Tidiness: Tracks and travelers can look rather untidy, so their removal also creates a better overall look. Weight reduction: Using a barber hauler instead of tracks and travelers will save you some weight.

Jeanneau 410
Here aside, the deck of the Sun Odyssey 410, a model where the tracks of the jib sheet traveler have been replaced with a barber adjustable from the side and in height.

Disadvantages

There are basically three disadvantages.

Adjustment: The more adjustment possibilities you have, the harder it is to find the correct position for the sheet clew. Even though this is an advantage for racers, it may become a disadvantage for cruise boaters.

Maintenance: After some years, the small-diameter lines may break, as threading them involves some friction that will cause wear. If they break under a strong wind, it may be dangerous.

Danger: If the sail flaps, the barber hauler’s sheet fairlead ring will start slamming onto the deck, causing possible damage and risks to people nearby.

Jeanneau 410
Above you can see the Jeanneau 410 and how a Barber Hauler adjusting the jib inboard and outboard would significantly affect the gap between the jib and the mainsail.

Costs

Equipping a boat with a barber hauler or a tweaker as an after-sale accessory is not too expensive. The sheet fairlead may cost around 15 Euros and the tuning line, depending on the diameter, may cost a few Euros per meter, and if we want to add a tuning tackle and a pair of leading blocks the cost increases, but remains reasonable. Let’s say, for example, that 100 Euros is enough to make two basic tweakers.

What is a Barber Hauler Used for?

Having reviewed the various types of barber haulers, let’s now look in more detail at how they are used. In the sequence of photos below, we can see different jib adjustments with the tweaker completely loose (1.1), halfway hauled (2.1) and completely hauled (3.1). In the first photo, with the tweaker completely loose, the jib-mainsail channel is wide, and the headsail is flat at the bottom, therefore not very powerful. Such a setting is suitable for medium-strong winds when the boat starts to heel a lot and it is necessary to loosen the mainsheet to be able to sail upwind with an acceptable tilt. In the second photo, with the tweaker halfway through, we can already see an improvement. The sail has a shape at the bottom, and its power is increasing. While hauling the barber you must always check the leech, because if you leave the jib sheet fixed, this will definitely result in closing the trailing edge of the sail. It will, therefore, be necessary to loosen it a little to restore the correct shape.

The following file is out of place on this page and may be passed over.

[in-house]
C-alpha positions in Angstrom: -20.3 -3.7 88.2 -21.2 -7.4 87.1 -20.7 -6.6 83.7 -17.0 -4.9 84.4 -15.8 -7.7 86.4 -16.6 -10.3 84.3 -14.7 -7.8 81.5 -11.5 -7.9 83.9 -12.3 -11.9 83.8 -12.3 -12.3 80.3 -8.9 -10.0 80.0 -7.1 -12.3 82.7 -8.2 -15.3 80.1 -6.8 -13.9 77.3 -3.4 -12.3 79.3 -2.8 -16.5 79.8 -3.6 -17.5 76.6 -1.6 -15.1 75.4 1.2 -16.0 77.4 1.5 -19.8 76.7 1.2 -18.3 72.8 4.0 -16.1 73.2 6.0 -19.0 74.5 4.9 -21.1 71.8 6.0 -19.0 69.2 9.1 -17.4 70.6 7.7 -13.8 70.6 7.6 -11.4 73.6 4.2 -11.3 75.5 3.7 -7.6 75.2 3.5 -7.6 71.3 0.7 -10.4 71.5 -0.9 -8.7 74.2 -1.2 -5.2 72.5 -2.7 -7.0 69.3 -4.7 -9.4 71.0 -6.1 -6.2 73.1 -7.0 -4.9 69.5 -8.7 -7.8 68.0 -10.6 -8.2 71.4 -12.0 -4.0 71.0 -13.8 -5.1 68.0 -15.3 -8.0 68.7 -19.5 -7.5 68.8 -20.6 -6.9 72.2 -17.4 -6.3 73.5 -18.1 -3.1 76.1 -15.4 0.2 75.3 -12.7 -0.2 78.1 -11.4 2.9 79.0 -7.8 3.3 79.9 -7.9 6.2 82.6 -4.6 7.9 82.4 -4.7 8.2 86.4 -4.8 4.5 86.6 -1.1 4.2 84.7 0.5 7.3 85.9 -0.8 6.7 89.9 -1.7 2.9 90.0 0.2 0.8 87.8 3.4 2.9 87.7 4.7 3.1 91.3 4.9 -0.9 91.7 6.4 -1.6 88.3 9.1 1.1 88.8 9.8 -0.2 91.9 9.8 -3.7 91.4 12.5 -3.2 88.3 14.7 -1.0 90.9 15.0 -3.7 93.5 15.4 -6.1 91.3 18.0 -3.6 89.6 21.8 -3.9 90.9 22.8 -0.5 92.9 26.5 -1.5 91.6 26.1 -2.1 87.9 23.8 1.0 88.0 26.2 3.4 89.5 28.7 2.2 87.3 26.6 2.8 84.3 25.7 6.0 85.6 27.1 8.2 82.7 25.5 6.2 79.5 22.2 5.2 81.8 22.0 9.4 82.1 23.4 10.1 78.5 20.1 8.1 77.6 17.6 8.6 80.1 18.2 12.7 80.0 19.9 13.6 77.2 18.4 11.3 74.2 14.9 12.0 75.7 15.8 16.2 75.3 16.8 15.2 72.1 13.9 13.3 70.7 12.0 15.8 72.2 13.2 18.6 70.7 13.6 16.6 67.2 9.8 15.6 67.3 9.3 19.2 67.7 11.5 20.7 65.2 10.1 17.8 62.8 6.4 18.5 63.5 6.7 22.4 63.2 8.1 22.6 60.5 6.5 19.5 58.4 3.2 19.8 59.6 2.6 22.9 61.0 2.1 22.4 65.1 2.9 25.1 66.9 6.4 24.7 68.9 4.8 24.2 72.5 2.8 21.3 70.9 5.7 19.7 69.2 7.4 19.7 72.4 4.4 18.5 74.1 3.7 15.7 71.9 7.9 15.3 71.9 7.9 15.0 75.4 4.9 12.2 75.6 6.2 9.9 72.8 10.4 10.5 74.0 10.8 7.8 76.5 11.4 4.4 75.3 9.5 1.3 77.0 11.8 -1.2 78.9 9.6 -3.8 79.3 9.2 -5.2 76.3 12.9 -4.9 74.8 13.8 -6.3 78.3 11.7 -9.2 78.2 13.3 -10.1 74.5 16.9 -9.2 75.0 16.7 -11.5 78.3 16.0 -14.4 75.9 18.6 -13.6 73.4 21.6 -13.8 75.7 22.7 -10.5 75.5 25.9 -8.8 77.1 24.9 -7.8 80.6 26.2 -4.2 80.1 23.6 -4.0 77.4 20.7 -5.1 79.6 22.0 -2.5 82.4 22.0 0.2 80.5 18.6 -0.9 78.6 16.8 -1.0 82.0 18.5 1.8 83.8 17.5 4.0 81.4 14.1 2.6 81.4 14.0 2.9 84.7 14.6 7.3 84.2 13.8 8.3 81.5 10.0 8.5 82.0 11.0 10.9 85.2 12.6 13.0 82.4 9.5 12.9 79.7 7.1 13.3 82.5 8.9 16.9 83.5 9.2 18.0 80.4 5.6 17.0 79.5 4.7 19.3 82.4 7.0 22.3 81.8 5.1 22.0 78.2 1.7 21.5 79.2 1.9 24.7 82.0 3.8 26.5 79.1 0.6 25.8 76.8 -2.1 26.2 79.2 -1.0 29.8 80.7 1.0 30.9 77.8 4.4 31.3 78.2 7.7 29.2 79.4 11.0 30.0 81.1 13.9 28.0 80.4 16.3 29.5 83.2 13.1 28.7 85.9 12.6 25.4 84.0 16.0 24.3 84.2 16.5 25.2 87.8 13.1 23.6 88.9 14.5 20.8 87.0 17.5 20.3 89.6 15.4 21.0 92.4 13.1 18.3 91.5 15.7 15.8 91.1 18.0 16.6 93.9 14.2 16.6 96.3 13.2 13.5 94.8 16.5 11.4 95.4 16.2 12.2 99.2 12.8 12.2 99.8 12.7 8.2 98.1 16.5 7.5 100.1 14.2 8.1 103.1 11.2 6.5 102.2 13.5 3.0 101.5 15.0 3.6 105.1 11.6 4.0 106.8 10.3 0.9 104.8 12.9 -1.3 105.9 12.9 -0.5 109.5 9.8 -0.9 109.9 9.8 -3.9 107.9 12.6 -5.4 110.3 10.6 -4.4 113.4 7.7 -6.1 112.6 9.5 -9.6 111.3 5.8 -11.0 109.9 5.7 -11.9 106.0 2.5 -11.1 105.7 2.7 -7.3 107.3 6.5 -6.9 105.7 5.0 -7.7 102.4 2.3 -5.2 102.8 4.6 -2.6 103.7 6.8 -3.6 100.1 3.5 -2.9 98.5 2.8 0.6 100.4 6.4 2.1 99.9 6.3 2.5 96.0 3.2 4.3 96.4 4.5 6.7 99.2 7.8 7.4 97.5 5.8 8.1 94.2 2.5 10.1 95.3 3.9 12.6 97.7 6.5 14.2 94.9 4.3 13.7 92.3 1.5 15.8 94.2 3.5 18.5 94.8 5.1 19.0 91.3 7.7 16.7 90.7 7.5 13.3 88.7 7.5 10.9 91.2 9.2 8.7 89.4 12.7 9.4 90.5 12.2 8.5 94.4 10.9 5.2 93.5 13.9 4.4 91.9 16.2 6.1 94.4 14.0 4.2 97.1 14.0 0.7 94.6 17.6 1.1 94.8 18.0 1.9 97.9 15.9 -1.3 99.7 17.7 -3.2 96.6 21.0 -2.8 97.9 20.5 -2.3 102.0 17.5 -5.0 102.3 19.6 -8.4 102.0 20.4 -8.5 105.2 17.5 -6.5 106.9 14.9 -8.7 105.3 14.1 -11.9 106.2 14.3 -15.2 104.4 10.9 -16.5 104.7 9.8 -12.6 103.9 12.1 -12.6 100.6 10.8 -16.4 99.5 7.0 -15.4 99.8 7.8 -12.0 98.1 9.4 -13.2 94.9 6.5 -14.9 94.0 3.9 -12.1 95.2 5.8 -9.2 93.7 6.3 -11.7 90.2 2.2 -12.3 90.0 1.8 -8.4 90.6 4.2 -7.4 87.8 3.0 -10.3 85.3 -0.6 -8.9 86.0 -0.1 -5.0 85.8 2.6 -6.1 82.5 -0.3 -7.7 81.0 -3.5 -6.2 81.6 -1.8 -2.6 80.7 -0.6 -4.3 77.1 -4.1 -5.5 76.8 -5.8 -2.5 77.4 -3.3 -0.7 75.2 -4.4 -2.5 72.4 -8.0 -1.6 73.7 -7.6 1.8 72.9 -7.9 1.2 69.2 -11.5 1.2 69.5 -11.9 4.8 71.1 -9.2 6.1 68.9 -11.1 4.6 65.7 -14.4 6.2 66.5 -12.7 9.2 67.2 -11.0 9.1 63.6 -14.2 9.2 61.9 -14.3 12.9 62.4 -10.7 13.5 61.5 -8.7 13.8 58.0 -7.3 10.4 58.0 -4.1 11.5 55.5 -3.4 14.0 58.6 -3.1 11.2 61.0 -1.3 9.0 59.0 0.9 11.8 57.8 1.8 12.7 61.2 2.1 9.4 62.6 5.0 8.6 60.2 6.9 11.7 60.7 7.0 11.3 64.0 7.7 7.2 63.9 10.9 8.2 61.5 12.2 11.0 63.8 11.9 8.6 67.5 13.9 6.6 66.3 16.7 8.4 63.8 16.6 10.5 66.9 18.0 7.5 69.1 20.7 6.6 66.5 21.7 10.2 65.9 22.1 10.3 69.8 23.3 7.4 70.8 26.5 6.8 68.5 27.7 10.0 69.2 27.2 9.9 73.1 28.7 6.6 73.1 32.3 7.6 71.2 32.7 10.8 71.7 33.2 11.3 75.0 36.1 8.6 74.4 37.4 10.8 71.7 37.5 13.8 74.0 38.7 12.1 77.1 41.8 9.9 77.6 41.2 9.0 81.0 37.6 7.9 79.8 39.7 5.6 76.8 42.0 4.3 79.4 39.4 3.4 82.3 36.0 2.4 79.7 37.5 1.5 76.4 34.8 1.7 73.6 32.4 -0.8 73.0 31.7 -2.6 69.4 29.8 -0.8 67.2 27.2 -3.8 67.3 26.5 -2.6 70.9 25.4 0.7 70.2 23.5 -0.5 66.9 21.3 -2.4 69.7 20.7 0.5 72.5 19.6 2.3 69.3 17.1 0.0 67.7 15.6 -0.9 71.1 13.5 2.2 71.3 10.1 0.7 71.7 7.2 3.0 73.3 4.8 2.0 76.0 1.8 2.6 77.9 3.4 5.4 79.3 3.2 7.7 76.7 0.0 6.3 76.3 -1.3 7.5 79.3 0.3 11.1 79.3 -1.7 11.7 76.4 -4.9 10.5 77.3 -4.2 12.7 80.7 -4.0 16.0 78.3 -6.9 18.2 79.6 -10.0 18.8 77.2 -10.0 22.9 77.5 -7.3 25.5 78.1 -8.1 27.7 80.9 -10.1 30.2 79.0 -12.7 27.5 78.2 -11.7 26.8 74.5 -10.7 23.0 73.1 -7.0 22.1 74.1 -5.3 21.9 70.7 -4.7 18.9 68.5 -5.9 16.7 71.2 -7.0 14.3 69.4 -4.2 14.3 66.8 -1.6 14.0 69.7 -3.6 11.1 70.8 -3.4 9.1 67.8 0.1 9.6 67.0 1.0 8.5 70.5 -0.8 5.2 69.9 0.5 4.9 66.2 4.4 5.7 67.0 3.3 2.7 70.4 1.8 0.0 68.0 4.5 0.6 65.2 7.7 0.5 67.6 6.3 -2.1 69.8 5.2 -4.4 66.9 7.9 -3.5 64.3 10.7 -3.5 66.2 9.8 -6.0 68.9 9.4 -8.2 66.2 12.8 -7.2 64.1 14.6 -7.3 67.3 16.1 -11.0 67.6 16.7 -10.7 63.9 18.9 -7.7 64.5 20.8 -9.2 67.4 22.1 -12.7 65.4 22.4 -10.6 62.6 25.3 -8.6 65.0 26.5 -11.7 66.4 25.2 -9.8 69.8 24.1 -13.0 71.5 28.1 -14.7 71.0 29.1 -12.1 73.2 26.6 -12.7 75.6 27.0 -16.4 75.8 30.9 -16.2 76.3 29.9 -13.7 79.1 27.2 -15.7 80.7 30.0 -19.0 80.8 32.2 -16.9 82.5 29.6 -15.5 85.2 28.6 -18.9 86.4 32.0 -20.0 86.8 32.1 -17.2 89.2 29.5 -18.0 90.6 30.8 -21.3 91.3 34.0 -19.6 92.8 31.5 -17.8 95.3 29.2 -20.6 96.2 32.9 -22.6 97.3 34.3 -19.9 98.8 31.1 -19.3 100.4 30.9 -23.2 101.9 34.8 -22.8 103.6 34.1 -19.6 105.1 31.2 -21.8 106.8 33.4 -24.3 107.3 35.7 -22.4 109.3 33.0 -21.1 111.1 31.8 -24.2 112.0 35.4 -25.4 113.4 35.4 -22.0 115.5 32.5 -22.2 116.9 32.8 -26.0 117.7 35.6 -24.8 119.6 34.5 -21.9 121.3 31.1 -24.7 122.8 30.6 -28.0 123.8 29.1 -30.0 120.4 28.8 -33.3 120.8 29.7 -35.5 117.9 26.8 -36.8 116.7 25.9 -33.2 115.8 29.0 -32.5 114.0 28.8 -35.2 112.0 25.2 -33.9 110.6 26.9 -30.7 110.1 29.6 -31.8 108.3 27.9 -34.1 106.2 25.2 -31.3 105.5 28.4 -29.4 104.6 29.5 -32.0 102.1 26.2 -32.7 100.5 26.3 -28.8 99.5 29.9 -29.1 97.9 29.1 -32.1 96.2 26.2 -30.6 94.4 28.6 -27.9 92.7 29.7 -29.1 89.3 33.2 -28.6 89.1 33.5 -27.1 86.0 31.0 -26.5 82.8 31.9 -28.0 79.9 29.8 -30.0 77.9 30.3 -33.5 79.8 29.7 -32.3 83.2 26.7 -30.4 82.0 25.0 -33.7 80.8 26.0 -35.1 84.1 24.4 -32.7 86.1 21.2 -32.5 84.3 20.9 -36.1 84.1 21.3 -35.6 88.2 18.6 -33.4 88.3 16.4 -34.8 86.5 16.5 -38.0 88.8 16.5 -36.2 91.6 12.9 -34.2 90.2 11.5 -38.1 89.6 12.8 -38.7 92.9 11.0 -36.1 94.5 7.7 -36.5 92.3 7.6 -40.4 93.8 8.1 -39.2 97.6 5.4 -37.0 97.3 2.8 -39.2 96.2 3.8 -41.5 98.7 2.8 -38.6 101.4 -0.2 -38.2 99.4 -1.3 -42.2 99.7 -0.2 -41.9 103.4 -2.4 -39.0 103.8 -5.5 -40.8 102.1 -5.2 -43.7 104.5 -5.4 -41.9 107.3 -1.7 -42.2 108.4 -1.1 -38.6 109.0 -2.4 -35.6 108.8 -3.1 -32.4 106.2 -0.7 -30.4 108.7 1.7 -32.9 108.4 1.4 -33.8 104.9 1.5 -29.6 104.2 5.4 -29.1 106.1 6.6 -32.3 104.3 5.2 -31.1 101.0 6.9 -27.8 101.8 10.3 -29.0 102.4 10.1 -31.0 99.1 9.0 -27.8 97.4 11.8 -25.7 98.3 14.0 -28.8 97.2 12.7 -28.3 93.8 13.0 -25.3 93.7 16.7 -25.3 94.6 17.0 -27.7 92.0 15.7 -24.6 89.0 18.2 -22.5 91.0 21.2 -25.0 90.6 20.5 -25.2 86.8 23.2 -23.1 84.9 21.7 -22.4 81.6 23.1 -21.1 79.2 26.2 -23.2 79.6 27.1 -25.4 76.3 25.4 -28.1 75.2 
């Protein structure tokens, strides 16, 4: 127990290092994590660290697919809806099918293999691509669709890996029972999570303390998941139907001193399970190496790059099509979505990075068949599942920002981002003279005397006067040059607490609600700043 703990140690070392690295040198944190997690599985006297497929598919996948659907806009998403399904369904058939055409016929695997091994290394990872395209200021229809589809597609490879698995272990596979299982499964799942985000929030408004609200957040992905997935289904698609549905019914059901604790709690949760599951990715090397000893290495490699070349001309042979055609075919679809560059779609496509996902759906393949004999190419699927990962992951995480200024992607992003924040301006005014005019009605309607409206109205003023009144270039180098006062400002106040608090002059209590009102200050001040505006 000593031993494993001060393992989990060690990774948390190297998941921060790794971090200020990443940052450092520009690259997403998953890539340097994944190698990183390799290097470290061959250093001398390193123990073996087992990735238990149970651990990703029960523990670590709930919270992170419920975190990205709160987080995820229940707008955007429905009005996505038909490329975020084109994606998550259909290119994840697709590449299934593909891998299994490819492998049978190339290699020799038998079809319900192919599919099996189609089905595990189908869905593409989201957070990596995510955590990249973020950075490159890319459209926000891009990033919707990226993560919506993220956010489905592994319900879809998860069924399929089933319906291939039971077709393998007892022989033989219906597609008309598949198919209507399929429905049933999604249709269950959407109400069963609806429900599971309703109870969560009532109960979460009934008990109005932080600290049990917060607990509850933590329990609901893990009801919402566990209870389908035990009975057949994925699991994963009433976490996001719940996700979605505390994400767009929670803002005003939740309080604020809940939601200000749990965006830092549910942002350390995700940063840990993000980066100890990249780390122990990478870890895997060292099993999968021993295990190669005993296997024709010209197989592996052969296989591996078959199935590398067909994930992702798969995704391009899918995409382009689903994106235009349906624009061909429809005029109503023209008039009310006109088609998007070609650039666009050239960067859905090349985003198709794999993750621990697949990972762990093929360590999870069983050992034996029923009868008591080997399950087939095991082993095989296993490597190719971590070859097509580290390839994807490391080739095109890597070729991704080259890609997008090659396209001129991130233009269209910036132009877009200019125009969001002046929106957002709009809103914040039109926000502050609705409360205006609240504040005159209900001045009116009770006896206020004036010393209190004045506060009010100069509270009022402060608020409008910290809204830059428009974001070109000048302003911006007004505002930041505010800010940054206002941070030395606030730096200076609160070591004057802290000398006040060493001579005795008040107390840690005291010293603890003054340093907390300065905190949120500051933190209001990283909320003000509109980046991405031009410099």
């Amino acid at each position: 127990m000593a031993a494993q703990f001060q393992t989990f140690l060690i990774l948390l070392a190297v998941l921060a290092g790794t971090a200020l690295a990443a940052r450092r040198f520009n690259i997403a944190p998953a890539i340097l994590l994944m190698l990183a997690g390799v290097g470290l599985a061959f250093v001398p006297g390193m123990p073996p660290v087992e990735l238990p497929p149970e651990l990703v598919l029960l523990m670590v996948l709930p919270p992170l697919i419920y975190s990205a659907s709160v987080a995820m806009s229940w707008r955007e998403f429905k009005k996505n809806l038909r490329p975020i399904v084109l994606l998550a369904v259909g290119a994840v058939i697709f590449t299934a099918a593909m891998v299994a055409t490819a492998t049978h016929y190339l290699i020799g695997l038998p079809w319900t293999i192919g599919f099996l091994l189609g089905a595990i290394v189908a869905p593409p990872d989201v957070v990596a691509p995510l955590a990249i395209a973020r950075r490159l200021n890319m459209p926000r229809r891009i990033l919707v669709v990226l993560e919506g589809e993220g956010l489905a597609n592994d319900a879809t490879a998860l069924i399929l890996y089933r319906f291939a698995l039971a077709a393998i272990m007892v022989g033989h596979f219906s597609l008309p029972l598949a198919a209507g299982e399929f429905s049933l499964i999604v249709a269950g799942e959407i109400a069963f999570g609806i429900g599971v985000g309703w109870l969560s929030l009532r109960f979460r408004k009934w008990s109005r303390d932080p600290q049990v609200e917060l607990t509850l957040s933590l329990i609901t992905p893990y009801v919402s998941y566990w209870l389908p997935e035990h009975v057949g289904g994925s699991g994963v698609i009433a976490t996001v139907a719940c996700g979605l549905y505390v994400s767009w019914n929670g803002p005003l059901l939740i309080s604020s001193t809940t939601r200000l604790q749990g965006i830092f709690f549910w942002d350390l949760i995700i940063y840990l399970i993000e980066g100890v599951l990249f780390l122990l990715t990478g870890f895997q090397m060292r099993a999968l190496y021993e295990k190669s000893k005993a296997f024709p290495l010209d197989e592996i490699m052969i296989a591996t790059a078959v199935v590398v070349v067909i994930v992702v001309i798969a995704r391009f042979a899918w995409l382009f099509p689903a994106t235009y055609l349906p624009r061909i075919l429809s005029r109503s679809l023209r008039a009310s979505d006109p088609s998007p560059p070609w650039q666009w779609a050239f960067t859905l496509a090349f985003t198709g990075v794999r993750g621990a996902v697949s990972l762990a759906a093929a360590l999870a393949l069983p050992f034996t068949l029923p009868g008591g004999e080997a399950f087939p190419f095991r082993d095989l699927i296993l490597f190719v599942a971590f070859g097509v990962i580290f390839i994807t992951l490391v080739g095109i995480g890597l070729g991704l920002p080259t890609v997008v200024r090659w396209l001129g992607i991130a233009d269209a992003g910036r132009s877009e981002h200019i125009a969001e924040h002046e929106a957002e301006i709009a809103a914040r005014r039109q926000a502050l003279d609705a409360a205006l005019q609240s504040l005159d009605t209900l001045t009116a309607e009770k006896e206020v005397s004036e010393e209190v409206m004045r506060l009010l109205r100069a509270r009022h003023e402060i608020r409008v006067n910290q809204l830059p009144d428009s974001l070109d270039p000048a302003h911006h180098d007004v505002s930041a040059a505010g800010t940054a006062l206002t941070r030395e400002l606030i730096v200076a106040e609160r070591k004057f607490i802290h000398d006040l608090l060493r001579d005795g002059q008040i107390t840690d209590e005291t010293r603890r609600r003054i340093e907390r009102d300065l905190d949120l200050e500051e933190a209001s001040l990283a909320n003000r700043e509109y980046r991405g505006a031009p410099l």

Using The Barber Hauler

In the third photo, with the tweaker completely hauled, the foot of the sail becomes too concave and makes the jib-mainsail channel too narrow, creating a backwind on the mainsail at the bottom near the mast. If the problem cannot be removed by moving the jib traveler aft, then the barber hauler is too tight, and it will be necessary to loosen it. However, don’t get carried away by the barber hauler, and avoid hauling it too much because moving the position of the clew a little bit is often enough. After hauling the tweaker, you should always check that no backwind has been created on the mainsail. Do this by moving the jib clew back or by loosening the sheet a bit in order to allow the leech to open and create the right twist to the sail. If a noticeable backwind remains on the mainsail after performing both operations, then the barber hauler is too tight.

It should also be remembered that the stronger the wind gets, the less benefit we will obtain from having the jib clew too inward. As the wind gets stronger, we will have to start flattening the sails. We will also move the mainsail traveler (If you have one) leeward so that the jib-mainsail channel will be narrower. We should also loosen the jib tweaker otherwise a backwind will immediately be created on the mainsail. By loosening it, we will also improve the shape of the sail, making it flatter while reducing the power and tilt of the boat.

Author: Fabio Amoretti is a well-known racer from Imperia. Fabio Amoretti, an expert yachtsman of the Italian Naval League, performs educational activities

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ADDITIONAL NOTES FROM NAUTICED

We really hope you enjoyed the above article from SVN Magazine. To further enhance the article we have created an interactive animation.

Below you can play with the interactive animation to show how the jib can be moved laterally using the Barber Hauler. You can also see how when you ease the mainsail, the gap between the jib and the mainsail closes. At that point you would want to ease out on the Barber Hauler else you will begin to backwind the mainsail.

Click on the various buttons.

 

NauticEd is an Internationally recognized Sailing Education, Certification, and Licensing company. Being a great sailor means you have practical skills and have theory knowledge. NauticEd teaches theory via our eLearning platform while world-class practical sailing training and assessment is conducted by our network of on-the-water training schools worldwide.

Throughout our courses, we have fantastic learnings as above, all structured in a progressive learning format from beginner to advanced. Certifications and licenses are issued based on learnings, logged experience in a FREE online logbook, and on-the-water skills assessments according to the American National Standards.

Check us out at www.nauticed.org

Next up – How to rig a quick and temporary Barber Hauler on a charter catamaran with a dockline.